Solar panels are extremely popular because they can harvest clean solar energy, but a startup wants to introduce an algae panel that not only generates electricity but absorbs CO2 while doing so.

The idea sounds incredible, but the process is relatively convoluted. It starts with a water-filled panel with some algae in it. CO2 gas is introduced into the liquid to ‘feed’ the algae’s growth, which is powered by sunlight (photosynthesis).

Supposedly, the CO2 is harvested from somewhere, reducing the carbon footprint of another CO2 source. In theory, the algae can absorb twice its weight in C02.

The more sun there is, the faster/bigger the algae grow. When the panel is full, the algae must be partially emptied, and you can restart the whole cycle. That is how C02 is absorbed.

Electricity is produced from heat transfer. As the panel is exposed to sunlight, it absorbs heat which is then transferred by the water to a thermoelectric generator (which converts heat to electricity).

This technology is made by greenfluidics, a Mexico-based startup. The company claims its Biopanel can generate 328 KWh/m2 per year, comparable to solar panels. However, I find this surprising because thermoelectric generators are typically less efficient than photovoltaic panels.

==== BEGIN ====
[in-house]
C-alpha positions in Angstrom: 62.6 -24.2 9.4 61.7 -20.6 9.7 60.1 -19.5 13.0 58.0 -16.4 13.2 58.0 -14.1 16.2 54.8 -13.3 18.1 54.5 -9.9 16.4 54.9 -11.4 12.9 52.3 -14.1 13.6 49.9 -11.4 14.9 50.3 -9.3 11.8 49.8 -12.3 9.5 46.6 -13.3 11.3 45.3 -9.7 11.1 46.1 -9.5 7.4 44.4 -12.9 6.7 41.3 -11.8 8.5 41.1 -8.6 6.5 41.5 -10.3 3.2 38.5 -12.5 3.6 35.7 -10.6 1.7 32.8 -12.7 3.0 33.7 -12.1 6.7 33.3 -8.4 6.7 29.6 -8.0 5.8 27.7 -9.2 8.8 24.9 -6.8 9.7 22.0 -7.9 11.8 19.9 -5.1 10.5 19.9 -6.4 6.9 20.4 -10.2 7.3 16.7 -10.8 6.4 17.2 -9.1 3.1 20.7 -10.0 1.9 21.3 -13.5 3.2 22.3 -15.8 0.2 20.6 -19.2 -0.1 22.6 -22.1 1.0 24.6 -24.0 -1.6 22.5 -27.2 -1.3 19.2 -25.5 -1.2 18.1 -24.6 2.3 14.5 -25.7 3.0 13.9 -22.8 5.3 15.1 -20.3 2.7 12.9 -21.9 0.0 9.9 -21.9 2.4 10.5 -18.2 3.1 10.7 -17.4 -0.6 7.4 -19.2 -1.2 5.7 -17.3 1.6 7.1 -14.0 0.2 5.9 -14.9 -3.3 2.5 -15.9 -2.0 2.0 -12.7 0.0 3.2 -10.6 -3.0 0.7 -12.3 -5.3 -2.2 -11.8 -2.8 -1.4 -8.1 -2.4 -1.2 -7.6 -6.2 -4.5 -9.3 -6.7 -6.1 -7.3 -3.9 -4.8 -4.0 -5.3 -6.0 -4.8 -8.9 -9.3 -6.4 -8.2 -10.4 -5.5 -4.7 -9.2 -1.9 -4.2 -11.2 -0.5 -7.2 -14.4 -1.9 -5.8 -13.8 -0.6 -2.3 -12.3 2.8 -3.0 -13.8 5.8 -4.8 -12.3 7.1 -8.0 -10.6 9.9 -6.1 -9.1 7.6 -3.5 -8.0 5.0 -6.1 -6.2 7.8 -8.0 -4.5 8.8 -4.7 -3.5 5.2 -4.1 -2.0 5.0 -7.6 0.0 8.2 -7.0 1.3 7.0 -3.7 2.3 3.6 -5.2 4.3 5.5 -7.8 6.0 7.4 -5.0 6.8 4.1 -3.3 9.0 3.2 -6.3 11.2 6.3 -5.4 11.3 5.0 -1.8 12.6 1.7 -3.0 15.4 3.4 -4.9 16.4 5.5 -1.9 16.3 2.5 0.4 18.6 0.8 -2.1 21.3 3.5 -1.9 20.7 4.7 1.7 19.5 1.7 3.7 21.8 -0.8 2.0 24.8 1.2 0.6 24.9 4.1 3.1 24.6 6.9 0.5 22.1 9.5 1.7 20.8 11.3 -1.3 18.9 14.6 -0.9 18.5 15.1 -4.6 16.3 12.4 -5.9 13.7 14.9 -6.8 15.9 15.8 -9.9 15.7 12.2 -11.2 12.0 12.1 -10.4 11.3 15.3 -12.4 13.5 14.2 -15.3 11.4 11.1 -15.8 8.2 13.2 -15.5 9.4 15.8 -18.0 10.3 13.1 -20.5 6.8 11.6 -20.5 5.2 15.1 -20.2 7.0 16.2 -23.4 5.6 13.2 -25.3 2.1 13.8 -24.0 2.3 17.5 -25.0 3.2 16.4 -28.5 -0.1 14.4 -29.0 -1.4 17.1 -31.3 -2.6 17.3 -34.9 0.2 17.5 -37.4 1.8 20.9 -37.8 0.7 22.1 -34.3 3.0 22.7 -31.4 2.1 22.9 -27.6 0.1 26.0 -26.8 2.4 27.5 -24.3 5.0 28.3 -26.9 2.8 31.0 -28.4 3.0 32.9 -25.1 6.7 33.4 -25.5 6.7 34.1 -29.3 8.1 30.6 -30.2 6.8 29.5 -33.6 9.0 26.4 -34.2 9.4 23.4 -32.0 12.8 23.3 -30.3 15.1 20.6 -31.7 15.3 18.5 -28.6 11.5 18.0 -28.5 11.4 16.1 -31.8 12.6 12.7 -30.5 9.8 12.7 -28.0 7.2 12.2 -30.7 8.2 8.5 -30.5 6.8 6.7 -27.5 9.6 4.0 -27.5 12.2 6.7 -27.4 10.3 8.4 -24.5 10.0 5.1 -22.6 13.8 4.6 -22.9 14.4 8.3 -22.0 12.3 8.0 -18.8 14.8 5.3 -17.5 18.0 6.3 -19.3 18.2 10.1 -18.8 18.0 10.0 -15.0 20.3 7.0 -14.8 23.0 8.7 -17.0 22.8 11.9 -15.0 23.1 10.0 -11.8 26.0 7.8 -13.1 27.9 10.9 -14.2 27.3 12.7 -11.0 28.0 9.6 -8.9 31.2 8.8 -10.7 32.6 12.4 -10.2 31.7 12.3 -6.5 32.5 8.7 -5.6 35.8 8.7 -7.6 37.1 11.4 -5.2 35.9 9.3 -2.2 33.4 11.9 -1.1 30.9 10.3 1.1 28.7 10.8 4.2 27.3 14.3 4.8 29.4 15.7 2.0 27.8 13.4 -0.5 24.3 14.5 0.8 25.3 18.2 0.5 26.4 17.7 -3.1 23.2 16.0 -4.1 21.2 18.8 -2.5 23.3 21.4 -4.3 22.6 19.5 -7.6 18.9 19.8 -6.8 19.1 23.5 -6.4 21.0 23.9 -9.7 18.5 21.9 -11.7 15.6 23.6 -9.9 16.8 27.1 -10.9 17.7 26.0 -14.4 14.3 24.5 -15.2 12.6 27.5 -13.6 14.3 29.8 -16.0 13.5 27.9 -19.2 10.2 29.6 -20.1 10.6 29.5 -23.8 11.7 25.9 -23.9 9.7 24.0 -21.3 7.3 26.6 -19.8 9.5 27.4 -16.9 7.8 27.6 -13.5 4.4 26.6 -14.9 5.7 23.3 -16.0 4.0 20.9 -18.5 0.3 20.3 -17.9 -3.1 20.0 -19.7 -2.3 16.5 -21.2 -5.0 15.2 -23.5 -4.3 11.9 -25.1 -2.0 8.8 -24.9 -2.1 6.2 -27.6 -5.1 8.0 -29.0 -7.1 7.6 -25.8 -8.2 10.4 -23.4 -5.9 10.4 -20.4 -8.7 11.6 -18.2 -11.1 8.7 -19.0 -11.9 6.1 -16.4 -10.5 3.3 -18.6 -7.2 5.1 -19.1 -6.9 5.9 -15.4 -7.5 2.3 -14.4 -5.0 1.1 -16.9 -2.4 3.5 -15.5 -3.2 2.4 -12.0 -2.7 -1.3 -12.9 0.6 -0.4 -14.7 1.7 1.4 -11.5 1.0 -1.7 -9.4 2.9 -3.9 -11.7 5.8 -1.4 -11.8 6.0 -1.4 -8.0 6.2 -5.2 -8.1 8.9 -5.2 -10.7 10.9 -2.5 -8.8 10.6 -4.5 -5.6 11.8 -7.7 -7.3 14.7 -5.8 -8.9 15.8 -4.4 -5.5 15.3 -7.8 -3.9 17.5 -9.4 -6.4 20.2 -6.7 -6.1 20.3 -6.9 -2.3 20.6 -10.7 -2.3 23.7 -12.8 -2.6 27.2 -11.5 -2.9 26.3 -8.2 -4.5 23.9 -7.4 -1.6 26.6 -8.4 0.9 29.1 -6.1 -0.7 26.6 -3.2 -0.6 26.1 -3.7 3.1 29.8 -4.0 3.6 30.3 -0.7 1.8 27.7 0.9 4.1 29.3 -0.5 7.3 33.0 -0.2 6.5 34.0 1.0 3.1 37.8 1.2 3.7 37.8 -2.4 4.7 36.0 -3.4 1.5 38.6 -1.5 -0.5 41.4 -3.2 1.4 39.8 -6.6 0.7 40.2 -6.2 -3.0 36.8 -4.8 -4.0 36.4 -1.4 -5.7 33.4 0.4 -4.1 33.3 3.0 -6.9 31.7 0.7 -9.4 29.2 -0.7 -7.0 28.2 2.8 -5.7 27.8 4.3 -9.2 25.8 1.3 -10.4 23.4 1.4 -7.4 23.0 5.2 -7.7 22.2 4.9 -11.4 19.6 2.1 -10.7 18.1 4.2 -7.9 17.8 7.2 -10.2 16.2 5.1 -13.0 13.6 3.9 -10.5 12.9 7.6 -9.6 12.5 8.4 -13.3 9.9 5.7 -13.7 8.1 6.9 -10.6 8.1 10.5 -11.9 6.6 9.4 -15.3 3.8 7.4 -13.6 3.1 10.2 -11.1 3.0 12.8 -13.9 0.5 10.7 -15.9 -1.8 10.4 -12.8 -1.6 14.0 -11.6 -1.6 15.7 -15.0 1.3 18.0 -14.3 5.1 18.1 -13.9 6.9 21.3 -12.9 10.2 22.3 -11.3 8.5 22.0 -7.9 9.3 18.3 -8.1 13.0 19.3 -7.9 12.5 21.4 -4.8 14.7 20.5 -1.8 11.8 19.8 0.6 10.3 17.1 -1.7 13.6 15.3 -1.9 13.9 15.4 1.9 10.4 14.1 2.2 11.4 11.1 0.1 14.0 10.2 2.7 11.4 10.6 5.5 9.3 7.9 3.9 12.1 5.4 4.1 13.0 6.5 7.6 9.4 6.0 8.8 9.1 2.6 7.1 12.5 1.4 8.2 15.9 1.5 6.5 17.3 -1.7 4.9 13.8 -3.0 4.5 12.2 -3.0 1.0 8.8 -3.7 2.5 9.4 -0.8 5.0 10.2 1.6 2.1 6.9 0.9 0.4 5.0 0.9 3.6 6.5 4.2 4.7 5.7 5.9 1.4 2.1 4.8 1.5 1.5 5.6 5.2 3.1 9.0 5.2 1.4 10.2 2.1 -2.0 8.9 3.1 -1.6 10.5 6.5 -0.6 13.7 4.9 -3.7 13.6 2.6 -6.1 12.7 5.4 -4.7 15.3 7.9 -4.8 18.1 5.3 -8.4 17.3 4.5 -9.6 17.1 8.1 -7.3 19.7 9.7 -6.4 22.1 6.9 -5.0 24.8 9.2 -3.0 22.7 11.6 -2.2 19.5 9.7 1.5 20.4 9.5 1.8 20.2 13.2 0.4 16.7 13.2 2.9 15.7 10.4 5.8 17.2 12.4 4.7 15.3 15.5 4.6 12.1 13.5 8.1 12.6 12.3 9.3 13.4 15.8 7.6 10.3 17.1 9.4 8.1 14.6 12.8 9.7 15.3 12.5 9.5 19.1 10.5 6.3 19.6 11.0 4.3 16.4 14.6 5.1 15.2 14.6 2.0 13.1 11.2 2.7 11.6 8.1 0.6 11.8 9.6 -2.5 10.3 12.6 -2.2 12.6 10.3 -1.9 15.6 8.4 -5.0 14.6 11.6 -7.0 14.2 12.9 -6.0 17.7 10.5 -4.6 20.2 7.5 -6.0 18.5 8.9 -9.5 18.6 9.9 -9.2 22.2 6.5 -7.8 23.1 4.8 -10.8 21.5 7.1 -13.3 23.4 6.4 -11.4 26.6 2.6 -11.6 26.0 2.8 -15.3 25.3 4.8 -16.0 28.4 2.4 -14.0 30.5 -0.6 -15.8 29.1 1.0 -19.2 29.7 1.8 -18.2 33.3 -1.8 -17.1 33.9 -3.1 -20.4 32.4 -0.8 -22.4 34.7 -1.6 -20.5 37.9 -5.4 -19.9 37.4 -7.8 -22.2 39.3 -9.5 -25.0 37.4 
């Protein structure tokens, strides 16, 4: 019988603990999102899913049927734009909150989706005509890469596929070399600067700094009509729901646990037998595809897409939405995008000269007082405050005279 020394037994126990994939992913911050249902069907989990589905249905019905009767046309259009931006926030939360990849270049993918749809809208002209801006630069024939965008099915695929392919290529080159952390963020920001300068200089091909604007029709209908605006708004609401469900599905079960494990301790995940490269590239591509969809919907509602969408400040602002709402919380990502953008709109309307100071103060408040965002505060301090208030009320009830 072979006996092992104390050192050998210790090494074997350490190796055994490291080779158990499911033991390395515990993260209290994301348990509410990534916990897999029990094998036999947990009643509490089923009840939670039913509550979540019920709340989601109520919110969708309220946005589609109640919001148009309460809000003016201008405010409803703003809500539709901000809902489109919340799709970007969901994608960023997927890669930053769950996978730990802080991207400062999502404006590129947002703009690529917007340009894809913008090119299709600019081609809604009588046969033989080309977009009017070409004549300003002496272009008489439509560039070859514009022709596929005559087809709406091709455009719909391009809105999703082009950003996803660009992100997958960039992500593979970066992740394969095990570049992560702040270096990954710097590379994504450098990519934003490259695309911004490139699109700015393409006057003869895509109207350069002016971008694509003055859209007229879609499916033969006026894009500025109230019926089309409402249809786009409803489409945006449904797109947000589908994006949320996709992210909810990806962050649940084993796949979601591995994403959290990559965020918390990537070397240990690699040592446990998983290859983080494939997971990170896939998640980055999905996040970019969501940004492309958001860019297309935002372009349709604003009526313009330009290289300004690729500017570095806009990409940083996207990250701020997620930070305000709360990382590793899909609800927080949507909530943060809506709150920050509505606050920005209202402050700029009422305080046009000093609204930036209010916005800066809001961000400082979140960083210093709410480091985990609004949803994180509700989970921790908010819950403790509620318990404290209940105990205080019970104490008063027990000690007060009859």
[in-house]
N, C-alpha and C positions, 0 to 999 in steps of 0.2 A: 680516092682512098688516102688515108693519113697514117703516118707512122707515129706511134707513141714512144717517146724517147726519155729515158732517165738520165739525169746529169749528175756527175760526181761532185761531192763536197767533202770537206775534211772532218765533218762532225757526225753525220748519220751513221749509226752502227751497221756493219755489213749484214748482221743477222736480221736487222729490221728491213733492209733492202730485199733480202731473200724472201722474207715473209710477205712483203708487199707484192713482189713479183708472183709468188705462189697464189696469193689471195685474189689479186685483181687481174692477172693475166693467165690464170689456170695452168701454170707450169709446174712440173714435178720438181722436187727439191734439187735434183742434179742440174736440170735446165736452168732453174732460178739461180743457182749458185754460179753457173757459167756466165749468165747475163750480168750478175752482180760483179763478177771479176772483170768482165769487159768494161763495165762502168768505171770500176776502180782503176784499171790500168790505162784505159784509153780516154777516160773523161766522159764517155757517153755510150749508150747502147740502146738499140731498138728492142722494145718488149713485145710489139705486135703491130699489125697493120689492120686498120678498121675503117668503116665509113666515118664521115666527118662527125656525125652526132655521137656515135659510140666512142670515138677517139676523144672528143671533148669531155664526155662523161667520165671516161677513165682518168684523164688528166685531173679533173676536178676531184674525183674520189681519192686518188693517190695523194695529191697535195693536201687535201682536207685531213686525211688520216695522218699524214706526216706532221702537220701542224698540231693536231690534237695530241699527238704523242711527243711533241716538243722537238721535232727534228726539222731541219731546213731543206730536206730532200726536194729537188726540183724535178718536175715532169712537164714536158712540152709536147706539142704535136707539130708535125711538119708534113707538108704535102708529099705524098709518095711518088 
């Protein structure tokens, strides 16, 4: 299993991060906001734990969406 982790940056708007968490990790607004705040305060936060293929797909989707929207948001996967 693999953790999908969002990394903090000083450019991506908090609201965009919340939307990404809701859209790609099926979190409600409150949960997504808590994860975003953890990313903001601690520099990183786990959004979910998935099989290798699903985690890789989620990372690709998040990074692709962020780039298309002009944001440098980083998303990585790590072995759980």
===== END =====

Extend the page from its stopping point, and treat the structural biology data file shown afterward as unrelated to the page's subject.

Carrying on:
That said, Green Fluidics probably includes that biomass is converted to fuel in a separate process and by another facility. If not, we would need a breakdown of the energy produced.

Additionally, the algae panel requires regular maintenance as you need to at least empty the biomass from time to time. I like the idea very much, but it seems like something more suited for industrial than consumer use.

Perhaps certain types of facilities could use this successfully, especially if the building is designed for it from the ground up. Finally, the C02 removal could be exciting as it would be easy to quantify and could create/earn carbon credits too.

Filed in Green. Read more about , , and . Source: newatlas

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